Unsurprisingly the experience to be obtained in 2019 looks to be rather different. Regular passenger services never recommenced and the railway is operated primarily for freight to/from the mines of the area. The main town of La Oroya has “earned a place on the Blacksmith Institute's 2007 report, "The World's Worst Polluted Places"” (Wiki). But Peruvian mining is booming and China has opened an enormous mine near the Galera summit. As a result, significant upgrading investment is taking place to handle the amount of freight traffic, and there are even plans for a tunnel to by-pass the switchbacks etc.
There is now no real need for a passenger rail service on such a crowded freight line - a coach takes around 7 hours to reach Huancayo from Lima on a well-engineered and surfaced road (albeit with occasional landslide blockages!), following much the same route as the railway and actually going slightly higher than it does at Ticlio Pass (4.818m/15,807ft)! If you just want to see the railway and the scenery, then the road should provide a perfectly satisfactory experience (some of us have already commented that the road alongside the Rhaetian railway actually provides better views of the railway and the countryside than the railway itself!).
However, there is an irregular “Tourist train” which operates a small number of trips (“9 times per year” according to the UNESCO T List description). This rather clunky web site contains most of the information. The current stand alone "up" ticket costs 500 Soles (c US $150) for foreigners in the cheaper “Clasico” class but less for the “down” trip (elsewhere I have read about difficulties buying one-way tickets as the operating company really wants to sell all inclusive round trip packages). It now seems to take around 13 hours departing at 07.00 and arriving at 20.00 – this presumably to allow for various scenic stops, traditional dancing displays, “shopping opportunities” etc. The fine Beaux Arts/Art Nouveau Desamperados station, from where I started all those years ago, has officially been “closed” and converted into the city’s “Casa de la Literatura Peruana", but apparently is still used as the starting point of the tourist train. This Web site, selling the all-inclusive return trips, provides a fuller description of what it is like. Note “The train offers two types of train carriages: classic and touristic class. A seat in the classic car includes breakfast, lunch, while the touristic car, in addition to breakfast and lunch, includes more comfortable seats, windows on the roof for a panoramic view, a bar, and an open air compartment (plus a complimentary pisco sour!)”. That “complementary Pisco sour” makes all the difference to this so called “old-style, authentic Peruvian travel experience”! Apparently “oxygen” is still on offer – but now from 2 "trained nurses” with “tanks”.
Whilst preparing this review, I came across an article in Spanish by a Peruvian who remembered his regular trips on the "Central" as a kid between 1988 - 91. He also describes a revisit in 2010 using the Tourist train. I loved his description of Gringos falling ill to altitude sickness on the old train and how “estos eran asistidos por el camarero y los controladores quienes hacían de improvisados enfermeros llevando oxigeno en una bolsa de goma que extraía de una botella ubicada cerca del vagón “Buffette” (“they were assisted by the waiter and the drivers who made makeshift nurses carrying oxygen in a rubber bag that was extracted from a bottle located near the “Buffette wagon”). But he also comments of the later journey on the tourist train - “ha desaparecido todo aquello que para mí lo hacía interesante: las paradas en todas las estaciones, la venta ambulante de comida y bebida, el contacto más cercano con la gente del lugar y mostrar un modo de vida de una zona del Perú tan variada como difícil y hermosa a la vez” (“everything that made it interesting for me has disappeared: the stops at all the stations, the street food and drink sales, the closest contact with the locals and showing a way of life in an area of Peru as varied as it is difficult and beautiful at the same time”). I too am grateful to have experienced the “Central” in its earlier manifestation!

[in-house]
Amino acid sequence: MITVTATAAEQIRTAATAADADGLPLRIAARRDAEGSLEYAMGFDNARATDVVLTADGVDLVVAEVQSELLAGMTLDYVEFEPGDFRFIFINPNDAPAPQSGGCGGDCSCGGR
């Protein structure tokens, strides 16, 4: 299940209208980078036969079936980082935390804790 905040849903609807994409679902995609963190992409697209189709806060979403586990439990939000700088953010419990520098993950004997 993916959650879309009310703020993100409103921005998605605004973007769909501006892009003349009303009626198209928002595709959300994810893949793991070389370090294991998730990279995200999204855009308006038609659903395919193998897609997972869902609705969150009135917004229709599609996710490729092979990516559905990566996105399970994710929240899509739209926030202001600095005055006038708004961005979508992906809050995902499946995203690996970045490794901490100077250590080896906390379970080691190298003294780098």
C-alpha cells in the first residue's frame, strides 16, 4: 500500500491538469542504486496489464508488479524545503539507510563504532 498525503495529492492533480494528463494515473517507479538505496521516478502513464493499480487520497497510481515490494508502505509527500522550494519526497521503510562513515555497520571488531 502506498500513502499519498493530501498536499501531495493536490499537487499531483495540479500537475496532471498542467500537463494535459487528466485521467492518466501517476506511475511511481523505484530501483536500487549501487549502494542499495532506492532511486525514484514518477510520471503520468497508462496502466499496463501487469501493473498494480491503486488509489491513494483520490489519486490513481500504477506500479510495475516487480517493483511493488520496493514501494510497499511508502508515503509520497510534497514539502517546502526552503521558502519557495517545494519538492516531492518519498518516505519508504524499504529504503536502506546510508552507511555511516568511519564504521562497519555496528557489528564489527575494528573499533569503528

Which takes us to whether the railway justifies inscription. There are currently 3 “railway line” WHS (entire lines only - not including sites of partial infrastructure such as stations etc) - Semmering (1998), 3 different Mountain Railways of India (1999, 2005, 2008) and the Rhaetian Railway (2008). More recently there has been a rush of T List additions - 2 more Indian railways (2014), Hejaz Railway (2015), Cultural Itinerary of Ecuador's Trans-Andean Train (2016), Trans-Iranian railway (2017) and now of course the Central Railway of Peru (2019). How many more can there be and how many are likely to be successful?